Katrina alone was enough to drain the fund of all the premiums it had collected between 1991 and 2005. Nearly $18 billion was paid out to victims—a small help in the grand scheme of the $108 billion catastrophe.
Then there were Sandy, Wilma, Irma and Hermine and a slew of major floods.
The government, unable to assess the real risk of flooding, is now about $24 billion in the red.
And who picks up that tab? The taxpayers, naturally.
Governments cannot continue to incur the costs of natural disasters. The Natural Disaster Fund of the government-backed Earthquake Commission in New Zealand was all but exhausted by the series of earthquakes that occurred near Christchurch between 2010 and 2012. To this date, many people are still waiting on payouts from that event.
What will happen when the next long-overdue earthquake finally devastates the small country?
Don't wait, mitigate
The threat of climate change to insurance is not a recently discovered problem.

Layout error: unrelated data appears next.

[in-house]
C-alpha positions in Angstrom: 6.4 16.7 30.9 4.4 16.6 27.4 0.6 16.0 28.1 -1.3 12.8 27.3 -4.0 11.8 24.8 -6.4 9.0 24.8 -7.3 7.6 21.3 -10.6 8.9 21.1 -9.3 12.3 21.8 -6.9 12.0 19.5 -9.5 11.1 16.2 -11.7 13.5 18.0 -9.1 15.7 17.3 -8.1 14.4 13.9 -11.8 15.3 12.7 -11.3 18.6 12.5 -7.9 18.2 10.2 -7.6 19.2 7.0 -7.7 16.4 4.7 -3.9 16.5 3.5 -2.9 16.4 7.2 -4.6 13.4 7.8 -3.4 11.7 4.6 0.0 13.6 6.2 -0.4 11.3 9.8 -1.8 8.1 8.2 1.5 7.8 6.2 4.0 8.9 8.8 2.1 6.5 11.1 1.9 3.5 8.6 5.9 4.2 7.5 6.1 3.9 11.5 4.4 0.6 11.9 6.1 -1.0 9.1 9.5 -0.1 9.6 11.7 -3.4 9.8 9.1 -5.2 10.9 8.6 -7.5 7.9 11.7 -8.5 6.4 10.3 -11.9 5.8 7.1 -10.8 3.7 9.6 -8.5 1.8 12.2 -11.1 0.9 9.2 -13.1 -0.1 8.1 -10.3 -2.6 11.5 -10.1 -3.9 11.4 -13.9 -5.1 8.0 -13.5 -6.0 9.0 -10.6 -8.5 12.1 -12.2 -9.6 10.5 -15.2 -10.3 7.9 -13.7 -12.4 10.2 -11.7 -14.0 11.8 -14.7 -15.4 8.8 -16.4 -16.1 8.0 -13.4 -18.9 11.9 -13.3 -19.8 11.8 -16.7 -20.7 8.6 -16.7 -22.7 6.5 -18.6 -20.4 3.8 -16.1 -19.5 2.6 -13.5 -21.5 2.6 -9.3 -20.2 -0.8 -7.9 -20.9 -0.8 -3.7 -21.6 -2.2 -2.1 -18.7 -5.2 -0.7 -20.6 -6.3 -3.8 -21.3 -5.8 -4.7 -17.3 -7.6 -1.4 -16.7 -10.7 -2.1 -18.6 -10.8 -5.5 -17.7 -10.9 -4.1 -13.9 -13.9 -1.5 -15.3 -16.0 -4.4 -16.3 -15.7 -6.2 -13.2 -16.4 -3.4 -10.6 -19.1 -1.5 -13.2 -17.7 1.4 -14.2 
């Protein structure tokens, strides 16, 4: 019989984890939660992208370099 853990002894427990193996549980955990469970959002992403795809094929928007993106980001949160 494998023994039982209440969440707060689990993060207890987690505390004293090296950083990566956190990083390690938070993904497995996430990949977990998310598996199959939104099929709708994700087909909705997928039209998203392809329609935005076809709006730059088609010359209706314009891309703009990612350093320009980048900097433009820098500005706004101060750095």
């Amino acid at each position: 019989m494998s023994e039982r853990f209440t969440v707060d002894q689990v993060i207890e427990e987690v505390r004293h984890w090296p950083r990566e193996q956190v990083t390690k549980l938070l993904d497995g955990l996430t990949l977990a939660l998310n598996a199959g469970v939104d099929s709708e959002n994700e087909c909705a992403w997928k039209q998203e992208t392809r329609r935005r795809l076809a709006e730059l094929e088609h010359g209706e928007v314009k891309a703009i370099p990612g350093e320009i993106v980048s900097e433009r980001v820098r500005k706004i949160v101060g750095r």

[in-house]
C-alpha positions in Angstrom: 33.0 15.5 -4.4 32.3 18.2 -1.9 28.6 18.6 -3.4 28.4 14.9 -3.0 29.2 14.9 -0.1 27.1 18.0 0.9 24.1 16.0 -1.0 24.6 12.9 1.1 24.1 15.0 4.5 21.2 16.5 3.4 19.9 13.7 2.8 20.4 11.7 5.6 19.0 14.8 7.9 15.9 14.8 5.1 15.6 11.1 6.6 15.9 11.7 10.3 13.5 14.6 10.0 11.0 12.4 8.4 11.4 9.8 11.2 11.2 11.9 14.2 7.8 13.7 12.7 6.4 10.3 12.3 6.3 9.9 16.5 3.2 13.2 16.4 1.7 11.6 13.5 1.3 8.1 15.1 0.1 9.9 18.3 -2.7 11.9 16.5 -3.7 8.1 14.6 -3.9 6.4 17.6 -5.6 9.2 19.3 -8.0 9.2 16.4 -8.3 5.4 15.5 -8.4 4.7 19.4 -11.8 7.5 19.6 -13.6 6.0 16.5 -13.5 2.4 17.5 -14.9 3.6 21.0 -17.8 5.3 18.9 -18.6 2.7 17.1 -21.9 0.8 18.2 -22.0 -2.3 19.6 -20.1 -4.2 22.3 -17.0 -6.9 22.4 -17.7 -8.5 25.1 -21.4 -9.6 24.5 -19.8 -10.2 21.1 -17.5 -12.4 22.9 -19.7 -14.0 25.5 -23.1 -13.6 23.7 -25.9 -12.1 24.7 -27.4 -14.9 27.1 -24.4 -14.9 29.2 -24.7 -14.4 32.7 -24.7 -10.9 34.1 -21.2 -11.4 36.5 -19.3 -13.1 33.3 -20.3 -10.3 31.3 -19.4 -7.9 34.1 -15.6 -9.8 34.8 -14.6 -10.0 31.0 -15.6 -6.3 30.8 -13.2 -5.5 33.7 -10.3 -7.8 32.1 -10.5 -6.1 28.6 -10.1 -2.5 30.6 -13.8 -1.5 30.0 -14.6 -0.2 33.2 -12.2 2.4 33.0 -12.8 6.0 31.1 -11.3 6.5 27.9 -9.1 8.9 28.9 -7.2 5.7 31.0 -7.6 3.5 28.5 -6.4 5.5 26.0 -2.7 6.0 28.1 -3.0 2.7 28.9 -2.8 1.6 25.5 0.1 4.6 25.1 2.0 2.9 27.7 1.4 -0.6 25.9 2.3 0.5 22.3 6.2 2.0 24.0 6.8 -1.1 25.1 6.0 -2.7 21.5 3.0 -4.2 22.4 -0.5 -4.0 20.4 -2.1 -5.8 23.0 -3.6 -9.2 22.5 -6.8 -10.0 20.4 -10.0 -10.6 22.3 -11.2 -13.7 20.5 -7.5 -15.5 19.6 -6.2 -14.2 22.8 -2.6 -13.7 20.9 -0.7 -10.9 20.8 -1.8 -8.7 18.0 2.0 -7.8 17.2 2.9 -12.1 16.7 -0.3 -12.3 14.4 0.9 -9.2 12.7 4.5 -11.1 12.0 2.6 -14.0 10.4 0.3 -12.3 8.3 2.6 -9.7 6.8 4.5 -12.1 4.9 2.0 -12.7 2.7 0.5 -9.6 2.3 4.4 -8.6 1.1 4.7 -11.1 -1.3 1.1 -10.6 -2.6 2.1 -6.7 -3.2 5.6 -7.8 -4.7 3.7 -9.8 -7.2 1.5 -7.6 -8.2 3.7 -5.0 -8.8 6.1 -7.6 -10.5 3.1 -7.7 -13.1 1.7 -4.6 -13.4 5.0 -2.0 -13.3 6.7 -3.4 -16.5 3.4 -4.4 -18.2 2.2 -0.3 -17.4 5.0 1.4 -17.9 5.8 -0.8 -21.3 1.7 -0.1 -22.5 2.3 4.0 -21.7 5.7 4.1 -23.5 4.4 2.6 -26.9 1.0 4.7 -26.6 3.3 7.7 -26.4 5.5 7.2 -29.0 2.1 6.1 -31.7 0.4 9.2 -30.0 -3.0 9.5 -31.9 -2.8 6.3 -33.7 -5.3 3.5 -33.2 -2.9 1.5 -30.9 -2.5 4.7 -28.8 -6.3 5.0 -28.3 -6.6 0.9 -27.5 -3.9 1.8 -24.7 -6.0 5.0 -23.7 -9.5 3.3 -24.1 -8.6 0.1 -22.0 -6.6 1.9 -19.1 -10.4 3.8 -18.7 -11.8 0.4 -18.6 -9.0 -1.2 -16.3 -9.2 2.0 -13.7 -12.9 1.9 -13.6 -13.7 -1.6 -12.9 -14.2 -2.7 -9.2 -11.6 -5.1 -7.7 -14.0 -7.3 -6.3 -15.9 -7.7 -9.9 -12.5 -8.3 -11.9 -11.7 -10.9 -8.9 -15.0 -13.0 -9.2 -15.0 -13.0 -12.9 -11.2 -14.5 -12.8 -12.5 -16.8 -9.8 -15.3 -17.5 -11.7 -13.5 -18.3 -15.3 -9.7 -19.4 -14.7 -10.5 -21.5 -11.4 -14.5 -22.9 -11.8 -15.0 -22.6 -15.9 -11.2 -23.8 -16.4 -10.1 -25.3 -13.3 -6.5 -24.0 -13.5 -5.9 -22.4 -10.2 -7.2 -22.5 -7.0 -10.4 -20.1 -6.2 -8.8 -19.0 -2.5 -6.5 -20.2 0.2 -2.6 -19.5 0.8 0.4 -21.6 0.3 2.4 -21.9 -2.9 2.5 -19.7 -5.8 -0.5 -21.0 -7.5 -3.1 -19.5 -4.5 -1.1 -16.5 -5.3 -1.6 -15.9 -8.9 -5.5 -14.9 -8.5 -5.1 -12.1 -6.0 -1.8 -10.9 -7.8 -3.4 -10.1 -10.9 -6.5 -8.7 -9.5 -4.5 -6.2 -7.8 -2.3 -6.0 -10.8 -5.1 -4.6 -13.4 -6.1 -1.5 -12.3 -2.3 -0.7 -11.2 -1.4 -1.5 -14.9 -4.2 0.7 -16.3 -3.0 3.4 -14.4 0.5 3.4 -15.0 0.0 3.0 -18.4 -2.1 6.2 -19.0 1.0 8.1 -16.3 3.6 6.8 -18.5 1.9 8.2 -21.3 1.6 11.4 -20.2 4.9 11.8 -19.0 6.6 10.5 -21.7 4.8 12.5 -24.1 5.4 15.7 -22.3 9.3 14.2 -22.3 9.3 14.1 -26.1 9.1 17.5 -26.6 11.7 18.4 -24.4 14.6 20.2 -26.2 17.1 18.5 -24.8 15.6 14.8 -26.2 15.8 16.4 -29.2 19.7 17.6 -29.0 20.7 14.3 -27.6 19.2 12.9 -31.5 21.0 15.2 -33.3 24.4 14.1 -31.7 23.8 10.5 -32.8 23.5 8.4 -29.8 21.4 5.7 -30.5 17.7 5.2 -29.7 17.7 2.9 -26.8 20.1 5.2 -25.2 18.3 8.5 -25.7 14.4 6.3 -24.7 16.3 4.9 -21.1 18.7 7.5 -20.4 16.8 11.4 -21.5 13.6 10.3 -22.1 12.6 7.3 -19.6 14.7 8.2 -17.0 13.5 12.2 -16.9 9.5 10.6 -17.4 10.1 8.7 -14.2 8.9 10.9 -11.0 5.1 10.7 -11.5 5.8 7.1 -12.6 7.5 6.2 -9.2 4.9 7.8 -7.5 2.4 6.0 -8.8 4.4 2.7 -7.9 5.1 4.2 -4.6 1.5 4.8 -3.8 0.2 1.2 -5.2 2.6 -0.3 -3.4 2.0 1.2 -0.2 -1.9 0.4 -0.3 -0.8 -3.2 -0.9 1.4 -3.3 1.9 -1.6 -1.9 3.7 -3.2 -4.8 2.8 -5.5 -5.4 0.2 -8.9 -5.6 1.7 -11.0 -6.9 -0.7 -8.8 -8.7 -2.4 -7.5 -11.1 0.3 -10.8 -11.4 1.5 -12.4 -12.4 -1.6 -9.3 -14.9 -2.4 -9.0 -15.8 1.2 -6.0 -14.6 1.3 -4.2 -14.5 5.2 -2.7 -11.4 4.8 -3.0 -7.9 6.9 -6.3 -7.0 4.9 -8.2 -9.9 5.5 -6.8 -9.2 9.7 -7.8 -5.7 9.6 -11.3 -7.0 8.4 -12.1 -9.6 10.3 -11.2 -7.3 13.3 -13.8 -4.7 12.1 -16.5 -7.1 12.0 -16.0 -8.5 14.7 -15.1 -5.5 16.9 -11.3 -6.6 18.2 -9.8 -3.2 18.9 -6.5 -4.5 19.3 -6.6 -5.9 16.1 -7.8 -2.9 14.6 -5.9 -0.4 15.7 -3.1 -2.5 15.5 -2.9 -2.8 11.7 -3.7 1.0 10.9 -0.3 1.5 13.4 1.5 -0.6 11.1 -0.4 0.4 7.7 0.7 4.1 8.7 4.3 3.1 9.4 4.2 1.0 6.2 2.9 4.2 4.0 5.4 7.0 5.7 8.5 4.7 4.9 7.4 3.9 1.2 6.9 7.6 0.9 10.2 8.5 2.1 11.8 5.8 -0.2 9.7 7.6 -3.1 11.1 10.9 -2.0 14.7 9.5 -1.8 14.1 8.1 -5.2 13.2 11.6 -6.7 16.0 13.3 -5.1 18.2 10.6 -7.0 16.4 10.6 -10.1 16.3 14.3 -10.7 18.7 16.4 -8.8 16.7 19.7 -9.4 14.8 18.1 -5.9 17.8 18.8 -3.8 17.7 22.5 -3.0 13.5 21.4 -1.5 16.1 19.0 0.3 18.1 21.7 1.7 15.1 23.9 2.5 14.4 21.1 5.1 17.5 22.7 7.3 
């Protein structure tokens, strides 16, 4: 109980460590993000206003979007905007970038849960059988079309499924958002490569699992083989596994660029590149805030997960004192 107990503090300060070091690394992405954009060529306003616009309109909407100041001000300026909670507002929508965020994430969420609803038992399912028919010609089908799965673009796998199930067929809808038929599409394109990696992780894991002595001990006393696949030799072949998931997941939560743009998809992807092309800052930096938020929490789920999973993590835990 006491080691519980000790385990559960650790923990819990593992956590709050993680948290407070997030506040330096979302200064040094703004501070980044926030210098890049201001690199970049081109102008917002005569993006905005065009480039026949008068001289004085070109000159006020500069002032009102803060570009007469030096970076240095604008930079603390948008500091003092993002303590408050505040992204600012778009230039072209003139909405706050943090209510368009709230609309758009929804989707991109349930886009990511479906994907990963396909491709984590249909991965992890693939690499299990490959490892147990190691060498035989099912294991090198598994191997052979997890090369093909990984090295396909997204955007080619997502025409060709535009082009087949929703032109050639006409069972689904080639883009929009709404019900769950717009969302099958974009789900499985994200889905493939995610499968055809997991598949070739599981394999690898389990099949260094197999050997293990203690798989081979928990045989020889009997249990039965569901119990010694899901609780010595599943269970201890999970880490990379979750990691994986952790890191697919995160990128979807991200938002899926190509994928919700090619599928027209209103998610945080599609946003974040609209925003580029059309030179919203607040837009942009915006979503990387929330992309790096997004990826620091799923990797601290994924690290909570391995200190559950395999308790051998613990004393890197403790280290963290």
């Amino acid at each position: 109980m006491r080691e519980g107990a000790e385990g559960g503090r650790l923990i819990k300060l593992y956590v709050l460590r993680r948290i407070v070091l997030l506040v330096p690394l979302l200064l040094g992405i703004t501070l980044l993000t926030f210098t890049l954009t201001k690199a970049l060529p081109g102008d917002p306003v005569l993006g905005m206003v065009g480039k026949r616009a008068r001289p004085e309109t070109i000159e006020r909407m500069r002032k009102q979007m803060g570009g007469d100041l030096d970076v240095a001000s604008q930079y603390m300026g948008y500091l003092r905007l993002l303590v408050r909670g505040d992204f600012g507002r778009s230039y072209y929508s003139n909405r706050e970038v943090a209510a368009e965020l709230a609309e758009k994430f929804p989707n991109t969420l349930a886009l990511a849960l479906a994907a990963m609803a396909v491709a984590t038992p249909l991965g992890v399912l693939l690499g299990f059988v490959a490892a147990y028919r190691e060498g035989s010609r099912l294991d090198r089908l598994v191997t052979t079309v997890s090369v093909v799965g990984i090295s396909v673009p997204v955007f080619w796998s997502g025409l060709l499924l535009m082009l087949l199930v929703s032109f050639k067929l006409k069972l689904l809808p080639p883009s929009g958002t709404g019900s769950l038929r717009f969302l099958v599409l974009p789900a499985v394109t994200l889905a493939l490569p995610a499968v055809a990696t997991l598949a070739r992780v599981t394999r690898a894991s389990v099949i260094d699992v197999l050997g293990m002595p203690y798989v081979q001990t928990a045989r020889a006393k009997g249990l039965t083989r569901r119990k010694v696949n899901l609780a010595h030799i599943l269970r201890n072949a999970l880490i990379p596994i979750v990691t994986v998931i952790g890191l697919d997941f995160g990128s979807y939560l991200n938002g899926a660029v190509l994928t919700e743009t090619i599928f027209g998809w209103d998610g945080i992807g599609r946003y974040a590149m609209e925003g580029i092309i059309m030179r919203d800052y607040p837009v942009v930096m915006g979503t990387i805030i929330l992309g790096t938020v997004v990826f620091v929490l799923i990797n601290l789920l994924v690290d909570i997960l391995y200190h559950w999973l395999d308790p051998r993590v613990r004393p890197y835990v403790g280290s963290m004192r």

One of the world's largest companies, the Munich Reinsurance Group, first suggested that climate change would be an issue all the way back in 1973.
In yesterday's report from The Geneva Association, Secretary General Anna Maria D'Hulster stated,
Despite this, the industry has been slow to evolve.
Only in the last few years have some insurance companies begun to divest assets away from fossil fuels. It makes a whole bunch of sense. Why would they want to support the practices that are making the catastrophes costlier and threatening their sustainability in the first place?